• Title Feld Professor of Emerging Media
  • Additional Titles Director, Division of Emerging Media Studies
  • Office 402B

James E. Katz, Ph.D., Dr.h.c., is the Feld Professor of Emerging Media at Boston University’s College of Communication where he directs its Division of Emerging Media Studies. He recently concluded service as Distinguished Professor at Peking University’s New Media School.

His publications on the effects of artificial intelligence (AI), social media, mobile communication, robot-human interaction, have been internationally recognized and translated into many other languages. His two most recent books, Journalism and the Search for Truth in an Age of Social Media, co-edited with Kate Mays, and Philosophy of Emerging Media, co-edited with Juliet Floyd, were published by Oxford University Press in 2019 and 2016, respectively. An earlier book, The Social Media President: Barack Obama and the Politics of Citizen Engagement, was published in 2013 by Macmillan. Other volumes include Social Consequences of Internet Use: Access, Involvement, Expression (with Ronald E. Rice) and Handbook of Mobile Communication Studies, both of which were published by MIT Press. According to Google Scholar, his work has been cited more than 12,000 times.

Prior to his Boston University appointment, he was Board of Governors Distinguished Professor of Communication at Rutgers University (the title being the highest honor that Rutgers can bestow on one of its faculty) and served two terms as chair of its Department of Communication. Preceding his tenure at Rutgers, Katz was a Distinguished Member of Staff and director of the social science research unit at Bell Communications Research (Bellcore).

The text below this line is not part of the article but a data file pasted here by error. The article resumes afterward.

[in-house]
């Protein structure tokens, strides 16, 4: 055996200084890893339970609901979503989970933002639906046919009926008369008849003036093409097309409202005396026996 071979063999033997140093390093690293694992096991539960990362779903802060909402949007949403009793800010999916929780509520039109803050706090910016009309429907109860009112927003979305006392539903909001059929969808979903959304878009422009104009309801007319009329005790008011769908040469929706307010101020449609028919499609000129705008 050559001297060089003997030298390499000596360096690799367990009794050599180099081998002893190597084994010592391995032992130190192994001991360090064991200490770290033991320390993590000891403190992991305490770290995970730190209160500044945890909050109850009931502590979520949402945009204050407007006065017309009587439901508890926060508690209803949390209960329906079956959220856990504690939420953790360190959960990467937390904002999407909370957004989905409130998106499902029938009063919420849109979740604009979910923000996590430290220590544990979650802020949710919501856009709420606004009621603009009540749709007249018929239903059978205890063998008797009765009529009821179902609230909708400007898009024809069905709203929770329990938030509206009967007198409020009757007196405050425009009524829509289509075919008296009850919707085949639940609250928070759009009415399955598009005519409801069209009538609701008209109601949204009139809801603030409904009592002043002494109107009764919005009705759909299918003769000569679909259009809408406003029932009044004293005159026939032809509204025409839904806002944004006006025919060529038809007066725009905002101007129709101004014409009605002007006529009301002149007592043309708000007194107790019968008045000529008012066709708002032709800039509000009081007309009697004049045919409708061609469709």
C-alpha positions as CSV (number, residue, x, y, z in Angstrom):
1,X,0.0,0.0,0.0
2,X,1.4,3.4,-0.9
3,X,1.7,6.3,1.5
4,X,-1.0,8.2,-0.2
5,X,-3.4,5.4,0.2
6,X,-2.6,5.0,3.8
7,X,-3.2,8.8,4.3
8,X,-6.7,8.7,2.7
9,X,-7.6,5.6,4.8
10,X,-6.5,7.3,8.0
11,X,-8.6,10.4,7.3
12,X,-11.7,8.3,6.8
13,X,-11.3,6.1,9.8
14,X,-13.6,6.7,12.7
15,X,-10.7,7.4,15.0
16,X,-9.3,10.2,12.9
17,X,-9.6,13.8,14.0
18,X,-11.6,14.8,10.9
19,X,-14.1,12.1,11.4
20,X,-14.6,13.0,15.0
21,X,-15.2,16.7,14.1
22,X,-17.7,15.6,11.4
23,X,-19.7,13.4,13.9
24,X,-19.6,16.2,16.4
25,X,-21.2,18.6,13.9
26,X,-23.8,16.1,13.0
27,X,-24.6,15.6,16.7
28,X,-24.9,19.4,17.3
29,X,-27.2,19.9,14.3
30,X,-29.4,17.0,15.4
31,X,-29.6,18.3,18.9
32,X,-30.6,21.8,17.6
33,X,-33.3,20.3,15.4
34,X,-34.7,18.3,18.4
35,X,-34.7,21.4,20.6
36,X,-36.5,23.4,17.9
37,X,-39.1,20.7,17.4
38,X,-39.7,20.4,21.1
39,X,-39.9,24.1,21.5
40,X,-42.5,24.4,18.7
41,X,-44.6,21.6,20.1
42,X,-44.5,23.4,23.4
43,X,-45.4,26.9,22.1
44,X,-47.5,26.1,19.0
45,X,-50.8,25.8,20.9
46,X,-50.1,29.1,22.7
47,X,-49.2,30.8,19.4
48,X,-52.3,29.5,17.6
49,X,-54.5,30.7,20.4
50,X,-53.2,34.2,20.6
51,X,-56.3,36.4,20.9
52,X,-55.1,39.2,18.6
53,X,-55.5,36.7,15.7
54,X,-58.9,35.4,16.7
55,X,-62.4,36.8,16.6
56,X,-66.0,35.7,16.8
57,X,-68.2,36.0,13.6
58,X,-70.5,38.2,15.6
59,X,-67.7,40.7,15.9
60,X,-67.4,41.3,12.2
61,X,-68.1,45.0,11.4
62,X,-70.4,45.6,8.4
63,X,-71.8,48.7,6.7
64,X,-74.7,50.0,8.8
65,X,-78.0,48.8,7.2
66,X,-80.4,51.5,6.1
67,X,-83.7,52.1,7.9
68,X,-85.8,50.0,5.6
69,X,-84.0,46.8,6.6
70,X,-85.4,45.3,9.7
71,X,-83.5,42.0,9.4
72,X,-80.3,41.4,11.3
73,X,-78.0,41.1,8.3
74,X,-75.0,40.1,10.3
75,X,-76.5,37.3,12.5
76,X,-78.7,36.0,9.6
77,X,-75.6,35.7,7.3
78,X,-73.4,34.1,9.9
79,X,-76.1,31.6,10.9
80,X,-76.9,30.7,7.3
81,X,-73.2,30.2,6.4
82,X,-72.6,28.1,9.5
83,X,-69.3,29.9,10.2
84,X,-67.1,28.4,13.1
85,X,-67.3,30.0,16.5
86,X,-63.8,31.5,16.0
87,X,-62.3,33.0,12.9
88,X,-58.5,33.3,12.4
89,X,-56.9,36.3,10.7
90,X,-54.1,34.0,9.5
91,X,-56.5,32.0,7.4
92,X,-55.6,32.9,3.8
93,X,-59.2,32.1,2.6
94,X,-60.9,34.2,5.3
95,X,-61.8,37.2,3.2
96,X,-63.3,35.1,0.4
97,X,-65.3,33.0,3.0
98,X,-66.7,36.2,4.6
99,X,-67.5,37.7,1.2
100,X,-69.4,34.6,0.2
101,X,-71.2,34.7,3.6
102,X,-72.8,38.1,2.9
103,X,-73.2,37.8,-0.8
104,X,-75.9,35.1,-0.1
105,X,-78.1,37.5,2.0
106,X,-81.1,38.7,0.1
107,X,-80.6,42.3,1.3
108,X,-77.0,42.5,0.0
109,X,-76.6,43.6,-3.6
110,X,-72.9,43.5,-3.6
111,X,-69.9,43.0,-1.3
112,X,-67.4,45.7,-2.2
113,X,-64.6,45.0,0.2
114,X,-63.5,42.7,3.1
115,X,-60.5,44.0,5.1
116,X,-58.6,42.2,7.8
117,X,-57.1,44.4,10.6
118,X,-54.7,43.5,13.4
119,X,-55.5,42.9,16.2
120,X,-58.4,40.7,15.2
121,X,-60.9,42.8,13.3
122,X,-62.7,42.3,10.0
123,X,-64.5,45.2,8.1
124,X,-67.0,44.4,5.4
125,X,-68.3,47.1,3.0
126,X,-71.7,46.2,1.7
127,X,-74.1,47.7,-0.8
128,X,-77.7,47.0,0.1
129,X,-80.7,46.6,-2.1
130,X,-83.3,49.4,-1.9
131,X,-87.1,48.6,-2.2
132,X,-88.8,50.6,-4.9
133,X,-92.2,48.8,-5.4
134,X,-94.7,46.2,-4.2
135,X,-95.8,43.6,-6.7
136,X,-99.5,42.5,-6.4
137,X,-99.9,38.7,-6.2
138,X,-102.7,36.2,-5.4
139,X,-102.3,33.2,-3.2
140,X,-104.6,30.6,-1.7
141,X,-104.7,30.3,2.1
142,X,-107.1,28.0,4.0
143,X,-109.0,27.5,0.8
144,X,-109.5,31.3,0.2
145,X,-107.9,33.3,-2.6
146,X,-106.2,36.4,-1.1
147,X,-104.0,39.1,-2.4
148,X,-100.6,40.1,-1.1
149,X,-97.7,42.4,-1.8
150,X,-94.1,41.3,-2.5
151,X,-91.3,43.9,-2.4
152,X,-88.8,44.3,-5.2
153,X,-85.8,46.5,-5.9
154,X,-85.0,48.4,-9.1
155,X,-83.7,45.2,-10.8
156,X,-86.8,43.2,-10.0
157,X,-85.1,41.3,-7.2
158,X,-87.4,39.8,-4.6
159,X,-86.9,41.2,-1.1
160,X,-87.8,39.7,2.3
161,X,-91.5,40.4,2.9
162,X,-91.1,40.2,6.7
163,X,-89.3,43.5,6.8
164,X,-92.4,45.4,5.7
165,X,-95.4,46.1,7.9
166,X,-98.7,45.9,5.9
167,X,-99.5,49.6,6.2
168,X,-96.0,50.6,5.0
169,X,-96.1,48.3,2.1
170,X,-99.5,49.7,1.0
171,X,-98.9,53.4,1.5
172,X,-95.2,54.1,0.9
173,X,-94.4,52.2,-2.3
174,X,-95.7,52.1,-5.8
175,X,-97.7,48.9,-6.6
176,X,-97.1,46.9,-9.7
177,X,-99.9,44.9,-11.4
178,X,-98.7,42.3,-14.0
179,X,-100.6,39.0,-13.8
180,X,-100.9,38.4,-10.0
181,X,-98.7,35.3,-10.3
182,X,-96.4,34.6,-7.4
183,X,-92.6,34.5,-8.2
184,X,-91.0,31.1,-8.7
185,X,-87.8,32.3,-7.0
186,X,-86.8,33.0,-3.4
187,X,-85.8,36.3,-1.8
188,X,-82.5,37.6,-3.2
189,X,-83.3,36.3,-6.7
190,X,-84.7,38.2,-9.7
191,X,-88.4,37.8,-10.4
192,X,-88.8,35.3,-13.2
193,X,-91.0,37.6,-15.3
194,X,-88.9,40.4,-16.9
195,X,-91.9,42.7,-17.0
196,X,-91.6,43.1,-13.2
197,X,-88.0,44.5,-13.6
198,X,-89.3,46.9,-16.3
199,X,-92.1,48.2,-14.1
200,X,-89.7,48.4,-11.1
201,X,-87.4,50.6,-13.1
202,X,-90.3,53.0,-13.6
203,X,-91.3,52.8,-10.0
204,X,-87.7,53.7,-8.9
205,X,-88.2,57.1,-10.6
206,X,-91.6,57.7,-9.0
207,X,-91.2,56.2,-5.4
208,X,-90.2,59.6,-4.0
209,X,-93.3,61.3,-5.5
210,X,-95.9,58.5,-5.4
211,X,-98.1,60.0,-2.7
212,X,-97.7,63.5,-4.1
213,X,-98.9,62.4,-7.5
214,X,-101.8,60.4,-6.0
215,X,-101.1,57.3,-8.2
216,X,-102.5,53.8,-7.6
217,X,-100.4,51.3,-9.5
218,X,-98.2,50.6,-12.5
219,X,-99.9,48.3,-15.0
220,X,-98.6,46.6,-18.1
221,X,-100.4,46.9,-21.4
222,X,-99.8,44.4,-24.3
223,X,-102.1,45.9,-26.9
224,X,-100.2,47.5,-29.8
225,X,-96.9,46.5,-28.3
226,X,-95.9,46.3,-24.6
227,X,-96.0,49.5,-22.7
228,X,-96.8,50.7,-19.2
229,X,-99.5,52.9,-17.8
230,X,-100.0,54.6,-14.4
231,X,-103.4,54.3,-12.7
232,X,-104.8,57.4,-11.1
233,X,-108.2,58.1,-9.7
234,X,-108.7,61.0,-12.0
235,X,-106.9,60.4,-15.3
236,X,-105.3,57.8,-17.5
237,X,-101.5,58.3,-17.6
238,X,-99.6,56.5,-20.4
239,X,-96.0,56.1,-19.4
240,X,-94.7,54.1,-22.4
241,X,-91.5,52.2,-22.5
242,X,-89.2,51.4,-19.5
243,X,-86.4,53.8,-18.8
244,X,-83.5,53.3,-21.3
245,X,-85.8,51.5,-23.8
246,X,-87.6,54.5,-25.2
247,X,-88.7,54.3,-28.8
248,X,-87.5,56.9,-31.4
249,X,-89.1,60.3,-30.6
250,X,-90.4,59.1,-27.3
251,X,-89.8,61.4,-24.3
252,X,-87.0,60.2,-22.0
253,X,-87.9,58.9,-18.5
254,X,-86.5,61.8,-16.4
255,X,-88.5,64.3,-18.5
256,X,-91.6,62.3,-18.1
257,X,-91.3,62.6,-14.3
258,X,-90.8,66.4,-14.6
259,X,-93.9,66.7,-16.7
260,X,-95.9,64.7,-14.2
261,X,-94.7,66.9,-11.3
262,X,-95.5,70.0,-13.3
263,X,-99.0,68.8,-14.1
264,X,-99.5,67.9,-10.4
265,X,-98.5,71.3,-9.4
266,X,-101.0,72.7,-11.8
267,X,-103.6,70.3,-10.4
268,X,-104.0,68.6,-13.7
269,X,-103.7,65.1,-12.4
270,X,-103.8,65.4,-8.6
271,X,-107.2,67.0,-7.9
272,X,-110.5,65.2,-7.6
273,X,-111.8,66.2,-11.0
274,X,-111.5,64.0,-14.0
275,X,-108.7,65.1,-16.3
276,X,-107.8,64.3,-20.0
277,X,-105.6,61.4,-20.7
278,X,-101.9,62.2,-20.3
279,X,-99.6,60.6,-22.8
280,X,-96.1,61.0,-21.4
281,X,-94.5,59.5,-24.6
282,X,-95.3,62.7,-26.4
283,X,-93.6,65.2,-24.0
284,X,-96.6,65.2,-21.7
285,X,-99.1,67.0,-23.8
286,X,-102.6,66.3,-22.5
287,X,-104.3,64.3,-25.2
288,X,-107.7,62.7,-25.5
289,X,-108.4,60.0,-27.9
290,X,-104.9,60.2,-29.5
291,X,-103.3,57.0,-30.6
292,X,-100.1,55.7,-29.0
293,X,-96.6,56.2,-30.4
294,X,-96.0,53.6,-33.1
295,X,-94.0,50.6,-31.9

In 2013, he received an honorary doctorate from Budapesti Műszaki és Gazdaságtudományi Egyetem (Budapest University of Technology and Economics, BME), the world’s oldest technological university. Among his other awards are the Ogburn career achievement award from the American Sociological Association and the Fulbright Distinguished Chair in Twentieth Century Communications History. He is a Fellow of several professional societies, including the International Communication Association and the American Association for the Advancement Science (AAAS), America’s most visible scientific society. Katz has also been awarded fellowships at Harvard, Princeton and MIT and two patents, one of which has been internationally licensed.